Ocotillo Wells: Best Campsites

I’ve been camping and off-roading in Ocotillo Wells for the past seven years, and I love it so much that I normally make the trek multiple times each season. Camping is FREE and entrance to the state park is FREE! The off-road trails are diverse and fun to explore— there are washes to blast through, technical trails to traverse, and landscapes that make you feel like you’re walking on Mars. There’s a ton of geological action at work in Ocotillo Wells, such as the active Gas Domes, the odd pumpkin-shaped formations in the Pumpkin Patch, and the oyster shells at Shell Reef. And for the Jeep enthusiasts out there, the scenic Tierra Del Sol trail is a must-do! Never been to Ocotillo Wells and unsure where to camp? Read on for my favorite camping spots.

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Ocotillo Wells is an off-roading playground with many trails to explore.

My absolute favorite spot to camp in Ocotillo Wells is in the Badlands. The Badlands are located on the northern edge of Ocotillo Wells, west of the 4×4 Training Area, and it’s a great spot for large groups with multiple RVs. There are shade structures, a few vault toilets, and lots of open space. There are no RV hookups, so come prepared to boondock. If you pick a spot out toward the edge that borders the Tectonic Gorge Trail, there’s a small drop-off that ensures that you won’t have any neighbors behind you and also makes for unobstructed sunset views. On busy holiday weekends, this area does fill up, so try to arrive on a Thursday evening to find a great spot.

GPS Coordinates for the Badlands:  33.266052, -116.018821 (This is the location of the dirt road that leads you to the Badlands.)

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My favorite camping spot in Ocotillo Wells: the Badlands. This particular spot borders the Tectonic Gorge Trail.

Holmes Camp is located on the southern edge of Ocotillo Wells and is the only campground with running water in the bathrooms. (And there are even coin-op showers!) Each site has a shade cover, picnic table, fire ring and are RV friendly (but no hookups). The sites are situated right next to each other; if you’re looking for more space and privacy then Holmes Camp may not be your best bet.

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The campsites at Holmes Camp have picnic tables, shade structures, bathrooms with running water, and ample parking for trailers and off-road vehicles.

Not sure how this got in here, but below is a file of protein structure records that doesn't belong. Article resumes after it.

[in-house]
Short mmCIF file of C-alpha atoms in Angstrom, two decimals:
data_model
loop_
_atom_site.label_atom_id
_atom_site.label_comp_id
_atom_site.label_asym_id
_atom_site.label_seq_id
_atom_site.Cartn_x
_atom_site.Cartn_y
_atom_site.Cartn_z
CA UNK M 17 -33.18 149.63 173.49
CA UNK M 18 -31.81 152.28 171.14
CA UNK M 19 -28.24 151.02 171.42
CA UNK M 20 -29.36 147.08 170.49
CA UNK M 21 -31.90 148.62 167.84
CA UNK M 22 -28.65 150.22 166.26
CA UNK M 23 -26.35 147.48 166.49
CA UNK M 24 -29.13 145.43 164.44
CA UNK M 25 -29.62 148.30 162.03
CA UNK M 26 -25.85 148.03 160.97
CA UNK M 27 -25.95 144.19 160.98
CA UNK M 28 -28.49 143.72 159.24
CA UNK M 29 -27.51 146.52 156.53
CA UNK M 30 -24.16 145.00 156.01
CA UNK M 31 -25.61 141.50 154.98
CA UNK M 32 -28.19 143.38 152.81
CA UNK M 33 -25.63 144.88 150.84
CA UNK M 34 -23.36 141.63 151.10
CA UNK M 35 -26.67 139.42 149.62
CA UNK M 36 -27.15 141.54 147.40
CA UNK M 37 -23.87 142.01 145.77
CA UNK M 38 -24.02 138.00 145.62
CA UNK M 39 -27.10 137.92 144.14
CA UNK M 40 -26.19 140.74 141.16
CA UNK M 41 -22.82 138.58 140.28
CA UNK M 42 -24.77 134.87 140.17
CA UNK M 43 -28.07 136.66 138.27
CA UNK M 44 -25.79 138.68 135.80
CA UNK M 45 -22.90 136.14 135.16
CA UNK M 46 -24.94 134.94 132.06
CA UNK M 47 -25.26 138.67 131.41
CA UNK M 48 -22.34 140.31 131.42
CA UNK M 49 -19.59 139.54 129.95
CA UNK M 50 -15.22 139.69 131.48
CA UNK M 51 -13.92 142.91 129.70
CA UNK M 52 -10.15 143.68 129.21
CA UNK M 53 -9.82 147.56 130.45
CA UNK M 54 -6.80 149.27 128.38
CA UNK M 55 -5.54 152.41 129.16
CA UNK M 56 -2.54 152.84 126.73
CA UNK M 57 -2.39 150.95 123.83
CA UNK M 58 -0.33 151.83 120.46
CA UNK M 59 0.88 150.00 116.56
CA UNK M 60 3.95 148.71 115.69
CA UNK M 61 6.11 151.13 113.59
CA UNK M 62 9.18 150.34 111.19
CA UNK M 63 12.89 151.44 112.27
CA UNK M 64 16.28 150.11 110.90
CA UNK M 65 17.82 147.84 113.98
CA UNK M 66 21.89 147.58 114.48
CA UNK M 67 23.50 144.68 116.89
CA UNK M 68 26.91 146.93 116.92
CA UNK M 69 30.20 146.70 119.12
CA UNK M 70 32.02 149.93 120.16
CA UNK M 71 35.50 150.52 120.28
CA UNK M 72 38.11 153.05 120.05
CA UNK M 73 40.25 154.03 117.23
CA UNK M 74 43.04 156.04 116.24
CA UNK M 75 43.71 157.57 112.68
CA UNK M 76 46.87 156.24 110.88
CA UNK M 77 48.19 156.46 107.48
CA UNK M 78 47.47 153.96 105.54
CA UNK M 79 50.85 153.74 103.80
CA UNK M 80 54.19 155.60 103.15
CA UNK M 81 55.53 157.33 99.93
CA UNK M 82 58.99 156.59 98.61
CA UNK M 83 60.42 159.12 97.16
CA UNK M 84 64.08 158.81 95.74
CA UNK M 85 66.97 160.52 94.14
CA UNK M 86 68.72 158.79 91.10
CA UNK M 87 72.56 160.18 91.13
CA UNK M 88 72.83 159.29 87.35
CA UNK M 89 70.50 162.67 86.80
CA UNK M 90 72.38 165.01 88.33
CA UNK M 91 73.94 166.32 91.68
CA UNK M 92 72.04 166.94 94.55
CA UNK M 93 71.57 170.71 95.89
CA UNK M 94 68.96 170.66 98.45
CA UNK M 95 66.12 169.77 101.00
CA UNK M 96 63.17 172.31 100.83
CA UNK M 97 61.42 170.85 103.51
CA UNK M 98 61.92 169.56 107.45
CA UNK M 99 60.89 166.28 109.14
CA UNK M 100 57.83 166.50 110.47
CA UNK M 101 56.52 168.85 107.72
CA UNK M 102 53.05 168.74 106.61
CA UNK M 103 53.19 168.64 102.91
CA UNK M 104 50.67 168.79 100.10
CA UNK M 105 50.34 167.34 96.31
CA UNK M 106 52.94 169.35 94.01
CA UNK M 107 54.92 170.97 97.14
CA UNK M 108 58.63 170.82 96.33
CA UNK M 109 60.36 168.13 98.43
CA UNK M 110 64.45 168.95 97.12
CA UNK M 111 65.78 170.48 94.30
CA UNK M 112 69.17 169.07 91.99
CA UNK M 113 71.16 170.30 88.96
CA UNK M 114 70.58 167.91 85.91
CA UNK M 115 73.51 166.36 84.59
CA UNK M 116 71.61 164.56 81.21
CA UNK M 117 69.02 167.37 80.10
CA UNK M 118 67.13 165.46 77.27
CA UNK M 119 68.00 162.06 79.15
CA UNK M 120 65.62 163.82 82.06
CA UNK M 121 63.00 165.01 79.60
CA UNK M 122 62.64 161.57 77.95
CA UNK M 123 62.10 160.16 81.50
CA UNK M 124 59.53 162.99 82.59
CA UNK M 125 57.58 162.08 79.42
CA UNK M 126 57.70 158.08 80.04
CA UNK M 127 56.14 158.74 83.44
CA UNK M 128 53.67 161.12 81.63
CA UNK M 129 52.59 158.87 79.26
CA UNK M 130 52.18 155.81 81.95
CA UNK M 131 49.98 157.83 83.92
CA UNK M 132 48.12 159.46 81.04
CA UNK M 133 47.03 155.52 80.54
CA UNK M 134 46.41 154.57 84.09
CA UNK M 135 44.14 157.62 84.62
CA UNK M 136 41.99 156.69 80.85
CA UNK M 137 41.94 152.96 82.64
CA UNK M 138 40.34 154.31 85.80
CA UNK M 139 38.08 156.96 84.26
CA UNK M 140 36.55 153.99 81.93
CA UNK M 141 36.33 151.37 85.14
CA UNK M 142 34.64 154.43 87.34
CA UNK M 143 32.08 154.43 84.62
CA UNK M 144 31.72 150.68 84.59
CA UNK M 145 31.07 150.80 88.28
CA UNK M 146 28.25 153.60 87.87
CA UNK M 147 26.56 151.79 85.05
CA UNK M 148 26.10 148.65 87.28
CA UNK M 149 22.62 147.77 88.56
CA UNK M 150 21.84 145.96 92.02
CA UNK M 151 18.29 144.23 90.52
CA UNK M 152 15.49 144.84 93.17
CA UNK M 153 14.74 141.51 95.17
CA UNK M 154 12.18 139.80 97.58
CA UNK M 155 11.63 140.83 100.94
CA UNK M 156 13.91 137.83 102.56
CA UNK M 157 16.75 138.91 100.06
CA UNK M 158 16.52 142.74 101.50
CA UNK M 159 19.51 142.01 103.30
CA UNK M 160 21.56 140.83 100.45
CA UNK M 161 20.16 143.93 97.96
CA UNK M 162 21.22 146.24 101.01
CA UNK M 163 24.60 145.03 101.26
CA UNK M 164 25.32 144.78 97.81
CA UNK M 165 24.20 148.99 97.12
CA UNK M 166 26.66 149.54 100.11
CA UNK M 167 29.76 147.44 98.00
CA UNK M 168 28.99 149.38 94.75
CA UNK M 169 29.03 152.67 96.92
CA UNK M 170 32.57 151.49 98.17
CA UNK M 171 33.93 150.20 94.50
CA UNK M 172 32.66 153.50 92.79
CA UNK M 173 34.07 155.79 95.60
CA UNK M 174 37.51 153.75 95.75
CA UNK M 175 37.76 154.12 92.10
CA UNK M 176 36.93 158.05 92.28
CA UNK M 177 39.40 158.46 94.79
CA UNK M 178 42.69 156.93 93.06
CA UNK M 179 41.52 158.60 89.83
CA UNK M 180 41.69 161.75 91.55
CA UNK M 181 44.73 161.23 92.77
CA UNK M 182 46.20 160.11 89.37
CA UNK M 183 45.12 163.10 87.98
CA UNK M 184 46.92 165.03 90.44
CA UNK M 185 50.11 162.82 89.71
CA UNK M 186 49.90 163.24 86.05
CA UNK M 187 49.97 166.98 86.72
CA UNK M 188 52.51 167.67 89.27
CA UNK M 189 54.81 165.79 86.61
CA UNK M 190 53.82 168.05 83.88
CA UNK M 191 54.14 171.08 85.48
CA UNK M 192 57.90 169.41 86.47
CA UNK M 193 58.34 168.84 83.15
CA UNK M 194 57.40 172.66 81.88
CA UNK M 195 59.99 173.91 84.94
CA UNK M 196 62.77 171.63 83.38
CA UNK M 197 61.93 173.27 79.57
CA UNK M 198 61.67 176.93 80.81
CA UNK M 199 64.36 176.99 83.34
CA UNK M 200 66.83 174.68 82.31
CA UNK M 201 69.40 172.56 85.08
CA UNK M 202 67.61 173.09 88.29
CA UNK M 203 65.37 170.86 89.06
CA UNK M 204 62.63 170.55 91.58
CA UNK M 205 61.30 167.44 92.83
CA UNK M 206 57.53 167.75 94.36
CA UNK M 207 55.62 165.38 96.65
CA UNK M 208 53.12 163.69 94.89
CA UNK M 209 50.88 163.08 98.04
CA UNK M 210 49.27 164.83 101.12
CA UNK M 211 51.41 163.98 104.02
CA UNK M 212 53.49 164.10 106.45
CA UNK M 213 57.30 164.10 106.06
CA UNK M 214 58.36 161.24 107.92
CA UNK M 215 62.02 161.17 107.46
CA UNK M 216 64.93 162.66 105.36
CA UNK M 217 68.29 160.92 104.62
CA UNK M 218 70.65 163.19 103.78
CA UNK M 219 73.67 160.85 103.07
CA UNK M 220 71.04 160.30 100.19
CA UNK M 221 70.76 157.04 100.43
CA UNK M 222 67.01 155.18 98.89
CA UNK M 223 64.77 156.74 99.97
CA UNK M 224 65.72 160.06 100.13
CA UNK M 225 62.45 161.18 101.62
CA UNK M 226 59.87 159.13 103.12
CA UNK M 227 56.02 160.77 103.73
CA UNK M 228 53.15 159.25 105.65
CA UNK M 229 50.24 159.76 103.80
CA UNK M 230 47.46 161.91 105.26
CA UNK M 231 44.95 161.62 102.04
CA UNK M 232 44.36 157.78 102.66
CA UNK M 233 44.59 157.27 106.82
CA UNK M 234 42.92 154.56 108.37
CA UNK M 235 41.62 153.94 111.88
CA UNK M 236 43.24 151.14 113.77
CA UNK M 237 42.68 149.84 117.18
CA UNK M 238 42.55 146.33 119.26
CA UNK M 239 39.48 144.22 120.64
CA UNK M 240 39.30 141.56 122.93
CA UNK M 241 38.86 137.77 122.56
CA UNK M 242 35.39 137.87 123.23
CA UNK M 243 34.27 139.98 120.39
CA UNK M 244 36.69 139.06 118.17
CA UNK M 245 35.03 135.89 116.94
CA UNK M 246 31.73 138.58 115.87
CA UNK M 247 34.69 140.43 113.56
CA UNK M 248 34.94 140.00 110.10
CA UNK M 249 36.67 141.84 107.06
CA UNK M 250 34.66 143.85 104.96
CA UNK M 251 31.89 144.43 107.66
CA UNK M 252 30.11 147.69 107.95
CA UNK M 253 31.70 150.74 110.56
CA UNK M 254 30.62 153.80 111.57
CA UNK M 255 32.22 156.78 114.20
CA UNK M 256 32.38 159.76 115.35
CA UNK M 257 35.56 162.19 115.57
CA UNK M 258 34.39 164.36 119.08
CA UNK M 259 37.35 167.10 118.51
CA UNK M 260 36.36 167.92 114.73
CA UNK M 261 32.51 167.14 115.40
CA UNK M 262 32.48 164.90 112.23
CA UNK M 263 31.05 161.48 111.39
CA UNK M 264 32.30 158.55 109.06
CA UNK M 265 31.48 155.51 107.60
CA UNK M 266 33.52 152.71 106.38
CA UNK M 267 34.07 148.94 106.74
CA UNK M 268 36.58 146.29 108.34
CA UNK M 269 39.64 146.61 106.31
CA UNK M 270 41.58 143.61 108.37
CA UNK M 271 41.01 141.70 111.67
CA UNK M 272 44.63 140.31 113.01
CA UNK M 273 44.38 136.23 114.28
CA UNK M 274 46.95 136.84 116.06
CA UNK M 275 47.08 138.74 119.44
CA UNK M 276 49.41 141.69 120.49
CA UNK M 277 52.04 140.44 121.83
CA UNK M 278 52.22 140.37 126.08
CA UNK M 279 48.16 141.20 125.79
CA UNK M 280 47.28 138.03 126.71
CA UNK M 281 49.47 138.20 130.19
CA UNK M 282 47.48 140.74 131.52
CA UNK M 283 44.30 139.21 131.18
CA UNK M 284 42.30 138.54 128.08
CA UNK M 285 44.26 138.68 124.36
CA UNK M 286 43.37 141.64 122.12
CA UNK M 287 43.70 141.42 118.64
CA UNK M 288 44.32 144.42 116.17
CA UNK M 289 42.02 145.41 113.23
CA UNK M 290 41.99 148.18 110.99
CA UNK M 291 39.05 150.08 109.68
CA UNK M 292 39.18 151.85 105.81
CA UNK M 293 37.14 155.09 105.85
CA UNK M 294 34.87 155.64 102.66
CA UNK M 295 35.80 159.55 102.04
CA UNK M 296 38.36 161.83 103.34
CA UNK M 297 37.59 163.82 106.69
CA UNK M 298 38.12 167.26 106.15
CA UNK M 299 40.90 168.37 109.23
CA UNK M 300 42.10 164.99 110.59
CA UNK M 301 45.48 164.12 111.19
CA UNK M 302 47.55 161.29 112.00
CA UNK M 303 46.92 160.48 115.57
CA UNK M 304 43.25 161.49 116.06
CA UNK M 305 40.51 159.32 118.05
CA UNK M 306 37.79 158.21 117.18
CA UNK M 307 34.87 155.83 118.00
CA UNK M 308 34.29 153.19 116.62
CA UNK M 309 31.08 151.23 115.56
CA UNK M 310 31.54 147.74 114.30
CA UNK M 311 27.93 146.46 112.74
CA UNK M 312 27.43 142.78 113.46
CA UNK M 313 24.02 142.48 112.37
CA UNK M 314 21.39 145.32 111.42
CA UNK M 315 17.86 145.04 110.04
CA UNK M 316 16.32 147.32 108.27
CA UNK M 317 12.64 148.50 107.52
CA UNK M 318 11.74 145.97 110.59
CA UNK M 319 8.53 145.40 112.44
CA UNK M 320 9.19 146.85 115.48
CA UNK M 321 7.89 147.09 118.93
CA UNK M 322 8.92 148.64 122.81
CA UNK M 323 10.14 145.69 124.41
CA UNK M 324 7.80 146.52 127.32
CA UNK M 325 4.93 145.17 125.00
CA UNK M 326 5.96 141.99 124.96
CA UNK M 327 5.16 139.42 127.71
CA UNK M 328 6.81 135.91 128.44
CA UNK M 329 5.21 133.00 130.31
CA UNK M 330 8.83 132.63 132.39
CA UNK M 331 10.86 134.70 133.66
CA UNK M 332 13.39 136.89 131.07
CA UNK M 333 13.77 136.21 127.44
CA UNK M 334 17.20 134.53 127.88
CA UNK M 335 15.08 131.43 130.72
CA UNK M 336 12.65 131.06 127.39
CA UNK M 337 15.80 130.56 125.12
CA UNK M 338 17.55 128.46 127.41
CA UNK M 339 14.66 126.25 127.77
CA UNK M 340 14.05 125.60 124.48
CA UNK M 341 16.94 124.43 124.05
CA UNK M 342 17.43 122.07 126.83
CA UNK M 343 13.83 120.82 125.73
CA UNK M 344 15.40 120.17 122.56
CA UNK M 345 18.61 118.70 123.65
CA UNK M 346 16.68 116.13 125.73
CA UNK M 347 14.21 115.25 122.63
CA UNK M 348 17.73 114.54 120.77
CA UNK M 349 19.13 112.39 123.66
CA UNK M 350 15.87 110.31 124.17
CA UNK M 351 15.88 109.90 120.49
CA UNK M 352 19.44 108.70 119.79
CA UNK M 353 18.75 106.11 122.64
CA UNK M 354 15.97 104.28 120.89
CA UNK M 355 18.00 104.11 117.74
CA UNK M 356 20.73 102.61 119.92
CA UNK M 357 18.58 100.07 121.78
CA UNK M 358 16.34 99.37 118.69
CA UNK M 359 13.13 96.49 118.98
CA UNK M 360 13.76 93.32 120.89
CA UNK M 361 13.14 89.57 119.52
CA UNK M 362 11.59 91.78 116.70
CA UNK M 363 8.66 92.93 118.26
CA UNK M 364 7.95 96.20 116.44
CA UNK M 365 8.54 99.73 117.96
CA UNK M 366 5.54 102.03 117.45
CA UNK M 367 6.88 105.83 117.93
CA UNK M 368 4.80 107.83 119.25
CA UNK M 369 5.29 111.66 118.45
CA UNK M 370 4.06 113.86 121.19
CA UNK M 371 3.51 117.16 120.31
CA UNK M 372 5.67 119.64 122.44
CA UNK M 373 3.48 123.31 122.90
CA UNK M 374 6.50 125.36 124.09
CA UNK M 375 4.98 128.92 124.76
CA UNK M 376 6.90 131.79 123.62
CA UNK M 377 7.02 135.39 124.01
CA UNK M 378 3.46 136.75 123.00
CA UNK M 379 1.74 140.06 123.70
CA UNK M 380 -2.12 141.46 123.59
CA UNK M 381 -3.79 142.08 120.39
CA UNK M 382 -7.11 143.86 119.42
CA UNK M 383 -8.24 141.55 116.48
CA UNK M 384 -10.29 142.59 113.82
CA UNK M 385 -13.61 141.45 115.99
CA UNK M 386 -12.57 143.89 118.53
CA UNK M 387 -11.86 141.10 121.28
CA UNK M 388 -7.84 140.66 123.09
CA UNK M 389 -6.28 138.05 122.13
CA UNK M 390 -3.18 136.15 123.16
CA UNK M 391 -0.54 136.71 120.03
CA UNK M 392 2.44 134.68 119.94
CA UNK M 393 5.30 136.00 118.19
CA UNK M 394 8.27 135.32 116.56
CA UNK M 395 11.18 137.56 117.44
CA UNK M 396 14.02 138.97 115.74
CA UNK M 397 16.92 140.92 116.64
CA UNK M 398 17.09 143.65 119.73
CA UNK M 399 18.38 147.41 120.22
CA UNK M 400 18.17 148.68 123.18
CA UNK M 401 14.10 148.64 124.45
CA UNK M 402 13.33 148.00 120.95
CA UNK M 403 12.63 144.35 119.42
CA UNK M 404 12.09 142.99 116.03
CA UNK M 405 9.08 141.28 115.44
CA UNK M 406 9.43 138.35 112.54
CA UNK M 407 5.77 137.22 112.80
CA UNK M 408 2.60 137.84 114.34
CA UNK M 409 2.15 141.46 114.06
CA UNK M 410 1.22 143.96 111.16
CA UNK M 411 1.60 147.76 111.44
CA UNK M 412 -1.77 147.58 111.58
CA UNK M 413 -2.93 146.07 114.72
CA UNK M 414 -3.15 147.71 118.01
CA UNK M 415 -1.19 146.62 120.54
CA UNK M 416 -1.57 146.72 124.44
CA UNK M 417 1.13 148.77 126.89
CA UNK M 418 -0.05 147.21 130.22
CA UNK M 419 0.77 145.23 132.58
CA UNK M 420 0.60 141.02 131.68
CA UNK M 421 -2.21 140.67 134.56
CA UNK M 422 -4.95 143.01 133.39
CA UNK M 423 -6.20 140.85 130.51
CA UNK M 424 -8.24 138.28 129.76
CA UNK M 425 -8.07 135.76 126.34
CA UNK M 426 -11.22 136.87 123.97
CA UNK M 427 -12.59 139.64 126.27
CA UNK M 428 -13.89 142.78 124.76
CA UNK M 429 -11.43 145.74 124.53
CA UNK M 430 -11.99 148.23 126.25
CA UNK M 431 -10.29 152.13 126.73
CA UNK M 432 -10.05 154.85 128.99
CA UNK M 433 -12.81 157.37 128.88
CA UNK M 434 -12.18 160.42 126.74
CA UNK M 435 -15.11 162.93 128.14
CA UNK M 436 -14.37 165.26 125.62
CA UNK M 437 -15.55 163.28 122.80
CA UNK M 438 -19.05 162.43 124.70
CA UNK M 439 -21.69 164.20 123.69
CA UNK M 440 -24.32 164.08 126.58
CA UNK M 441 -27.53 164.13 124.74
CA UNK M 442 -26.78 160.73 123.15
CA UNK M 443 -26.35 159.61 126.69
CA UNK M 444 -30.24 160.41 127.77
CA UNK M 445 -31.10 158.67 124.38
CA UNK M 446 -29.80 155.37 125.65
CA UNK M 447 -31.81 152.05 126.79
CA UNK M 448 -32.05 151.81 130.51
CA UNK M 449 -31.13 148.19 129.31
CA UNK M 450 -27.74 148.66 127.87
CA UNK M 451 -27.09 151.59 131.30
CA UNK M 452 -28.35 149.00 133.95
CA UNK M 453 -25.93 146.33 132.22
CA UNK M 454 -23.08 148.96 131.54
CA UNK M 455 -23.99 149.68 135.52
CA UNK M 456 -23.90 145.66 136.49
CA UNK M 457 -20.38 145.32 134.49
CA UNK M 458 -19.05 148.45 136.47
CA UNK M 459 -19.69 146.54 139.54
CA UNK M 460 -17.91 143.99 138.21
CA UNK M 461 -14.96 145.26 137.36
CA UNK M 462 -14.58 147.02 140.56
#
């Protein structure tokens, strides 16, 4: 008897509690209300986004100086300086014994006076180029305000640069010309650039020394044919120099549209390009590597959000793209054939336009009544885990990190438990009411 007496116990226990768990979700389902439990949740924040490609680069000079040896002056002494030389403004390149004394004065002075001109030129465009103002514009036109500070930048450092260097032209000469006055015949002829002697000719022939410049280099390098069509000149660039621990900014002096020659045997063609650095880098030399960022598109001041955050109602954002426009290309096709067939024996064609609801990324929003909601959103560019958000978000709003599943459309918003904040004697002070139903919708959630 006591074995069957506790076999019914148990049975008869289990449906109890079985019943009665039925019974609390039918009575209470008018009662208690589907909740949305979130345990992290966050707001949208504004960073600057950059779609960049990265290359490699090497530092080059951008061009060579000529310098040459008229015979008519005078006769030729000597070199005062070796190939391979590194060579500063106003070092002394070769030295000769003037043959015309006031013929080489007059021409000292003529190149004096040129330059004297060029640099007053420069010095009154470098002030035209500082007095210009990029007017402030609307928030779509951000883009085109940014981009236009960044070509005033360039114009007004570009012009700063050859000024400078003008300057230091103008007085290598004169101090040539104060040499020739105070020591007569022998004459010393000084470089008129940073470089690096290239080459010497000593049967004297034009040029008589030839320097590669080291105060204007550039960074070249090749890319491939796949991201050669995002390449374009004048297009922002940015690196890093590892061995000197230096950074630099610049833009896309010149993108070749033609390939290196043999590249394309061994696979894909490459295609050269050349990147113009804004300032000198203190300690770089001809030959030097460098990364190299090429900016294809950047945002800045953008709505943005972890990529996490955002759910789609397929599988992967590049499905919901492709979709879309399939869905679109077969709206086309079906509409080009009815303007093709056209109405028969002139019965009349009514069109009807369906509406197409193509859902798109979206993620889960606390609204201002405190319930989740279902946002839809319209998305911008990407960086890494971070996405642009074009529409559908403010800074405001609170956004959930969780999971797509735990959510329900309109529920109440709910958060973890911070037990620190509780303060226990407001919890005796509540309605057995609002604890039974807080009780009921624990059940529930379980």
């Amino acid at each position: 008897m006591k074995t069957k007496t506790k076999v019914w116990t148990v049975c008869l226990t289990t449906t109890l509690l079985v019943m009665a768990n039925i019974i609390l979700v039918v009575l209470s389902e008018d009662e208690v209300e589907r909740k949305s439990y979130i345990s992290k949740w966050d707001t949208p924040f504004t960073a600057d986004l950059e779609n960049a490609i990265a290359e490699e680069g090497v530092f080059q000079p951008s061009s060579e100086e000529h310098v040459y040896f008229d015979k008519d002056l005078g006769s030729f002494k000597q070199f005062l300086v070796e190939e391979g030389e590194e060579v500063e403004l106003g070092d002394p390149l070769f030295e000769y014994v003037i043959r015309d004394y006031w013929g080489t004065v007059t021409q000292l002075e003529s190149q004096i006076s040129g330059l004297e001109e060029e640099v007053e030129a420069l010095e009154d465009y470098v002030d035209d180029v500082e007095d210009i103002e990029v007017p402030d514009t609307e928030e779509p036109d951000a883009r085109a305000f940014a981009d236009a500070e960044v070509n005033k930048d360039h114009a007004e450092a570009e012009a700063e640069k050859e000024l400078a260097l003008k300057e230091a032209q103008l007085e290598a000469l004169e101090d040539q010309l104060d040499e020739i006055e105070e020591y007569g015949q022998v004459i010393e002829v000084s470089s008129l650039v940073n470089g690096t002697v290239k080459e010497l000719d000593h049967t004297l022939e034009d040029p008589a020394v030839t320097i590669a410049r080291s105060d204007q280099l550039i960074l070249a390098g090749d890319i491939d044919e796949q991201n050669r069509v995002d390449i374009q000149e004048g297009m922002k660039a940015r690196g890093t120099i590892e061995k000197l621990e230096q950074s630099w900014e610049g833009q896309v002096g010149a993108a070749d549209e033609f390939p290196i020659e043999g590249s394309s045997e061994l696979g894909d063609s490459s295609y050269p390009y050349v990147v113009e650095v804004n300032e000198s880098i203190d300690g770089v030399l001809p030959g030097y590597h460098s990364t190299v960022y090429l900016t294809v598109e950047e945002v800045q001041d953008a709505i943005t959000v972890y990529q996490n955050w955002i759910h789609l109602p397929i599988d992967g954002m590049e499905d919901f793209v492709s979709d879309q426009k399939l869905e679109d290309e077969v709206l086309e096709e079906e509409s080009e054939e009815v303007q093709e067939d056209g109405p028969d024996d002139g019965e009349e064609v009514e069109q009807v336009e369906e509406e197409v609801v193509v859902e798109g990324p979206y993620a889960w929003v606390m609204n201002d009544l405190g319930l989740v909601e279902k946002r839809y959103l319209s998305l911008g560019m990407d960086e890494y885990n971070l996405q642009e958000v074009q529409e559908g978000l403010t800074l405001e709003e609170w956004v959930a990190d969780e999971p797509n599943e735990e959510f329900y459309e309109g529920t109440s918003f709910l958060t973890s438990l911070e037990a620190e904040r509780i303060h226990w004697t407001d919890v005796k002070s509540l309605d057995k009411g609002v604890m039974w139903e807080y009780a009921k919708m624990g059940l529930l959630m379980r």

Enter Ocotillo Wells near the Discovery Center and make your way to The Cove for campsites that offer more space and privacy than Holmes Camp. Each site has a shade structure, picnic table, and fire ring. There are vault toilets in this area, but pack your own water. If you’re RV camping, be prepared to boondock. There’s no running water available and no RV hookups.

Ocotillo Wells - Discovery Center
Camping at the Cove offers more space and privacy than Holmes Camp. There are vault toilets, but no running water in this area.

I’ve also camped at Leapin’ Lizard RV Ranch which is located directly across the street from the southern edge of Ocotillo Wells. I definitely prefer camping within Ocotillo Wells because you can’t beat the desert views, but for campers who like to have full hookups, Leapin’ Lizard is a great spot. It has full hookups, bathrooms with running water, and even a little dog park.

Looking to steal away to Ocotillo Wells just for the day? Make the 4×4 Training Area on the northern edge of the park your destination. There are vault toilets, picnic tables, and it’s the shortest drive from the 10 freeway. The Tierra Del Sol trail is accessible from the 4×4 Training Area, and if you’re off-roading in a side-by-side, quad, or dirt bike, you can make it around Ocotillo Wells within a day.

4x4 Training Area
Test your rig’s capabilities at the 4×4 Training Area, an obstacle course constructed of dirt, rocks, and tires that is designed to push your vehicle to its limit.

First time camping in Ocotillo Wells? Here’s my list of Ocotillo Wells camping essentials.

// Water – These are the water jugs I like to use; you can set them on a table and they have an easy-to-use spigot. Even when we RV camp in Ocotillo Wells, we bring a few of these extra water jugs.

// MapThis Ocotillo Wells State Vehicular Recreation Area map shows the camping areas in Ocotillo Wells as well as all the off-road trails, bathrooms, and geological features. Download it on your phone before you head out, cell service is hit or miss once you get there.

// Offroad toys  – Quads, dirt bikes, RZRs, Jeeps, anything!

// Kites – Ocotillo Wells can be a windy place, so if you’re bringing kids along (and you should, my kids love it) plan on packing a kite for those windy afternoons. A huge kite like this is super fun and this single-line parafoil kite flies incredible and comes in a convenient, compact stuff-sack bag.

// Sand Toys – Here’s another must-have for the kiddos. If your kids enjoy playing in the dirt, they will have a blast getting filthy in Ocotillo Wells.


RV Boondocking Tips

There are no dump stations and no water filling stations within Ocotillo Wells. Your best bet is to come prepared with a full water tank and empty black and grey tanks. This ARCO station near the northeast edge of Ocotillo Wells has a dump station and is a convenient stop if it’s not completely packed on a Sunday afternoon. Camping is permitted for up to 30 days. There are no camping or entrance fees. 

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